Rhodes on General Jurisdiction Charles W. (Rocky) Rhodes IV (South Texas College of Law) has posted Clarifying General Jurisdiction (Seton Hall Law Review, Vol. 34, p. 807, 2004) on SSRN. Here is the abstract:
    This Article highlights the due process limitations on a state's assertion of general in personam jurisdiction, predicated partially on a survey of some 3,000 federal and state opinions. While the judiciary is still encountering difficulty defining the parameters of dispute-blind jurisdiction, I did identify and catalog six existing doctrinal approaches. But as none of these approaches is satisfactory, I propose a new principle that comports with the holdings, although not necessarily the reasoning, of the Supreme Court, most federal circuit courts, and a number of federal district courts and state courts. This proposal is that the minimum contacts analysis for general jurisdiction should be based on two interrelated components: a qualitative and then quantitative comparison of the defendant's forum conduct to the activities of a local business. The qualitative component is satisfied if the nonresident defendant is conducting those types of activities in the forum - such as directing its business operations from the state, producing its goods or services in the state, or selling such goods or services through in-state business transactions - that typically define a commercial domiciliary of the state. The quantitative component then adjudges whether the nonresident defendant engages in such forum activities in a comparable frequency to at least some local businesses. I finally examine the theoretical foundation of general adjudicatory jurisdiction under this model. Employing an analogy to traditional substantive due process doctrine, I conclude that the constitutional limitations on a state's jurisdictional reach are premised on both fairness and state sovereign interests. Nonetheless, the predominant underpinning for general adjudicatory jurisdiction is the absence of state sovereign interests over those defendants not conducting activities in the forum similar to a domiciliary owing its allegiance to the state.

Carlson on Preemption & Greenhouse Gas Emissions Ann E. Carlson has posted Federalism, Preemption, and Greenhouse Gas Emissions (U.C. Davis Law Review, Vol. 37, No. 281, 2003) on SSRN. Here is the abstract:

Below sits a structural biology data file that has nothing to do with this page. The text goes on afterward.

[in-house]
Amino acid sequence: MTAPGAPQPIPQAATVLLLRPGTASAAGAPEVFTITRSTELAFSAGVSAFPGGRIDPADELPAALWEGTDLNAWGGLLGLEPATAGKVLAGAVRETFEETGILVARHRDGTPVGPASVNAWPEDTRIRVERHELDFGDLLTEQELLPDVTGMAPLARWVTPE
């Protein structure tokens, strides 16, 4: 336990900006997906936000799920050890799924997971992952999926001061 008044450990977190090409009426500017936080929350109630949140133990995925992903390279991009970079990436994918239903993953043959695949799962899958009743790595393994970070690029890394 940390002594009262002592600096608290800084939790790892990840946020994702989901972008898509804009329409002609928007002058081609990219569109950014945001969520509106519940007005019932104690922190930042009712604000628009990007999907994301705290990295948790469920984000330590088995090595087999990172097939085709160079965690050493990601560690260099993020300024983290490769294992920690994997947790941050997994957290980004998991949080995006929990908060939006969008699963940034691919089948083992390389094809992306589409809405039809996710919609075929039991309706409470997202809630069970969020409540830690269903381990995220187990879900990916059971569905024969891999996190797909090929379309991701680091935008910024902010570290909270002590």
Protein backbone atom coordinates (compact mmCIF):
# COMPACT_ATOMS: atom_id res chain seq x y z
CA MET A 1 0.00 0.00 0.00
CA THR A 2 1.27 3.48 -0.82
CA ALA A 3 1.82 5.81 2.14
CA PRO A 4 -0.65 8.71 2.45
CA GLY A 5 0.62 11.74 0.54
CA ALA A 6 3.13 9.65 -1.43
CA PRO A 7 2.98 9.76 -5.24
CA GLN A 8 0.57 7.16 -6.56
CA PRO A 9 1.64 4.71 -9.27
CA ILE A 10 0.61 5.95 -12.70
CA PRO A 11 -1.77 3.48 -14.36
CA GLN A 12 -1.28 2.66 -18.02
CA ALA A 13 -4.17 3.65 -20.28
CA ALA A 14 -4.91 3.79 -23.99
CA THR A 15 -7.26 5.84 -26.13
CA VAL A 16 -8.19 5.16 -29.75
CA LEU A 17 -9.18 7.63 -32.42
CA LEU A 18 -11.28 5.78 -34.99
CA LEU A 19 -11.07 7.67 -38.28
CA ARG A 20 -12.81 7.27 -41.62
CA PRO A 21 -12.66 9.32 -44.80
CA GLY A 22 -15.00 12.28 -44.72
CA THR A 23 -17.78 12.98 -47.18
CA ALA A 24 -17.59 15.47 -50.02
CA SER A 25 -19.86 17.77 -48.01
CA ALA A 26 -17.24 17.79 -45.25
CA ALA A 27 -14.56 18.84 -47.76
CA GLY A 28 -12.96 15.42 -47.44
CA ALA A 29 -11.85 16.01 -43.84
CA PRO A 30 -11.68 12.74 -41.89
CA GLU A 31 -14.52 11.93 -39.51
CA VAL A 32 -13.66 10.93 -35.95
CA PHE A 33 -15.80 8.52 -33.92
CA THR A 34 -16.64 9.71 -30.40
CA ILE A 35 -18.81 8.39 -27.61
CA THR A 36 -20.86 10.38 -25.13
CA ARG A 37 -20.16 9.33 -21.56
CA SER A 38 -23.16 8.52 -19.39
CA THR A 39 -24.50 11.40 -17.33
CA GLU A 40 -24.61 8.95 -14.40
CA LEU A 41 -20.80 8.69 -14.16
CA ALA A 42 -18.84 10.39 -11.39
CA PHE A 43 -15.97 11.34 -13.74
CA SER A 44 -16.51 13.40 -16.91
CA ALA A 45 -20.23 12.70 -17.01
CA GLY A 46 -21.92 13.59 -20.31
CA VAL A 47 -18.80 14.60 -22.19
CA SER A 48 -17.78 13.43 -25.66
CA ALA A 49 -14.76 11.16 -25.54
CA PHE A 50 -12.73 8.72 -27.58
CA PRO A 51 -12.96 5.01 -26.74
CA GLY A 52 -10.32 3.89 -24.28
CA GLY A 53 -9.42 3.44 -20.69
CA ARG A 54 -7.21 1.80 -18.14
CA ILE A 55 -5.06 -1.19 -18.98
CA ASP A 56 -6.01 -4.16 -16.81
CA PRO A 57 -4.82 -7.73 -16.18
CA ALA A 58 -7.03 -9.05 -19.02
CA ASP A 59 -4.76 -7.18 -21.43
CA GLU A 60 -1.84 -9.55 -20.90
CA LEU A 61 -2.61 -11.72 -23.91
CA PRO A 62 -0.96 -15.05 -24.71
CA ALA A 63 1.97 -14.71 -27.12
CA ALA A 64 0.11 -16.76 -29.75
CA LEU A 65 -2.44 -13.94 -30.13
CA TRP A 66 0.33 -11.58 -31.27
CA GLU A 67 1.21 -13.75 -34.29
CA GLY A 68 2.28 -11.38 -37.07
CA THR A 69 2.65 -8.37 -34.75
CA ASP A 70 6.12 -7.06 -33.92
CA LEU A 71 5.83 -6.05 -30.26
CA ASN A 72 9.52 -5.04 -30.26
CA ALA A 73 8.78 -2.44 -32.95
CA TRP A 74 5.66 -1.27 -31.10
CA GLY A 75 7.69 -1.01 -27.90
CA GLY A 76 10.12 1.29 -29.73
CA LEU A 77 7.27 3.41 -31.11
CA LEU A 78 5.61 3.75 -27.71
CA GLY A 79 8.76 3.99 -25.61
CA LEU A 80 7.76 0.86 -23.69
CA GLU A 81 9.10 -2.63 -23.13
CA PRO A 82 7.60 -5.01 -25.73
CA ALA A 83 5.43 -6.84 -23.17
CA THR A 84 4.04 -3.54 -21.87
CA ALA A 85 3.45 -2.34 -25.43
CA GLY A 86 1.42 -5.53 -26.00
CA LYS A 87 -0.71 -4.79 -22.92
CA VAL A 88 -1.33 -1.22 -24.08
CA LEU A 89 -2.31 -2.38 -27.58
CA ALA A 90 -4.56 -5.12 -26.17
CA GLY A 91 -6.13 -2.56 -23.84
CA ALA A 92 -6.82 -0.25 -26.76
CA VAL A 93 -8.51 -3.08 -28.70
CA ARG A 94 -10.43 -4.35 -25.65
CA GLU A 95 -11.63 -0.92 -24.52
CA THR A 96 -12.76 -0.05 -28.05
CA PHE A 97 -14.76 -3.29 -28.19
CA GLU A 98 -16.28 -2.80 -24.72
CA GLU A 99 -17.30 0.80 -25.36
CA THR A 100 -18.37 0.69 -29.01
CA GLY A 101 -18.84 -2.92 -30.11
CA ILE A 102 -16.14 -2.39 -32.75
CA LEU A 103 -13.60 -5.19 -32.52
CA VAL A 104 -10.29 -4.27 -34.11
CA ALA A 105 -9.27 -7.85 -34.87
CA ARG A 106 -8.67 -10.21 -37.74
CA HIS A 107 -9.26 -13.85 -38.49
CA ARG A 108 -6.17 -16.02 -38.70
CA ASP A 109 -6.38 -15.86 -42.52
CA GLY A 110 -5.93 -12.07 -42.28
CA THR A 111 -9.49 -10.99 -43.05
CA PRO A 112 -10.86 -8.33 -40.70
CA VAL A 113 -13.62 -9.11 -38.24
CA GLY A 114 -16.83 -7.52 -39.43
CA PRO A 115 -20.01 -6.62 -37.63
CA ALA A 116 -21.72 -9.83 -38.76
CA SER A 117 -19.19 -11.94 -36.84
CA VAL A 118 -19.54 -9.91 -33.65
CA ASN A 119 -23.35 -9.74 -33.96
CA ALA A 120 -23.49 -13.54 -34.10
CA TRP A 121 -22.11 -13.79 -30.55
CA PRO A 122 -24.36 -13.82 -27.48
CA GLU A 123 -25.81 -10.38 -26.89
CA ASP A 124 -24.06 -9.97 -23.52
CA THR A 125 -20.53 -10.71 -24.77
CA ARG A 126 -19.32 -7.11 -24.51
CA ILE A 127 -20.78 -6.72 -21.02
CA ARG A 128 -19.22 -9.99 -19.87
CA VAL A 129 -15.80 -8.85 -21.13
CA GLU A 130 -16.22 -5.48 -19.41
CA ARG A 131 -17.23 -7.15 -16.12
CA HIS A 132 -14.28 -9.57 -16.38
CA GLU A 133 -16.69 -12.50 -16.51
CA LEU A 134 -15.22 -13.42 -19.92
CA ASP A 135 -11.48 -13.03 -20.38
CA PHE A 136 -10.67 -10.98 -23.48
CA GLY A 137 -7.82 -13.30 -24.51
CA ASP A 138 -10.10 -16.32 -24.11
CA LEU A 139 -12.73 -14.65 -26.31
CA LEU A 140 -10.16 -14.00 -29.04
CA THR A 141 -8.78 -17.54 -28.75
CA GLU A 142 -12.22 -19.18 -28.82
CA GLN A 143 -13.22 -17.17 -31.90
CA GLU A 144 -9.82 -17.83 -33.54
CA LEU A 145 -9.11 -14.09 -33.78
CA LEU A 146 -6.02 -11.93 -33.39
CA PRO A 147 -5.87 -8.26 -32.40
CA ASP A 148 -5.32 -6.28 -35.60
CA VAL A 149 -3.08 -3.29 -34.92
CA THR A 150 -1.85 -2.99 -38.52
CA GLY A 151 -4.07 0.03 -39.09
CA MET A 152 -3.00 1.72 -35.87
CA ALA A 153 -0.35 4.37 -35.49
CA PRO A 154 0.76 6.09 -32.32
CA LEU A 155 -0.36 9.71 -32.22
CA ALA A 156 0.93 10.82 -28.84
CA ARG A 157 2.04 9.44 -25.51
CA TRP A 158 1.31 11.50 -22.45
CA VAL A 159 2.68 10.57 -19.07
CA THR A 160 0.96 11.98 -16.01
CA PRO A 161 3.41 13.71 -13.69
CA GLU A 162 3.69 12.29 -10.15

California, long a leader in regulating emissions from automobiles, is now attempting to regulate motor vehicle greenhouse gas emissions. The state's new regulatory efforts present interesting legal questions about preemption under two separate federal statutes, the Clean Air Act and the Federal Energy Policy and Conservation Act. The state's role in regulating air pollution more generally is also under legal attack on preemption grounds in a number of different cases. In this symposium article, I analyze the legal challenges California's greenhouse gas emissions will likely face and describe the ways in which California's unique role in regulating air pollution is at risk. I also suggest that California's place in air pollution regulation presents an example of federalism often ignored in standard debates about the proper division of regulatory authority between the states and the federal government. Rather than assigning regulatory responsibility to the federal government alone, to the states alone, or delegating to the states a cooperative federalism role as is typical in many environmental statutes, Congress acted differently in regulating mobile source air pollution. Congress has set a baseline of automobile emissions standards but has freed up only one state, California, to do more than the federal minimum. Other states may opt into the California regulatory scheme. This innovative federal/state scheme, I suggest, may produce its own regulatory dynamic: by singling out California for environmental leadership, the state's behavior may be influenced not only by its own voter preferences, competition with other states, etc., but by its special regulatory role. California's unique role has likely increased the state's bureaucractic expertise, concentrated innovation geographically, taking advantage of economic benefits that flow from geographic concentration, and created a private constituency - mobile source technology firms - for stronger regulation. The state's special role may, indeed, provide a model for regulating other national problems.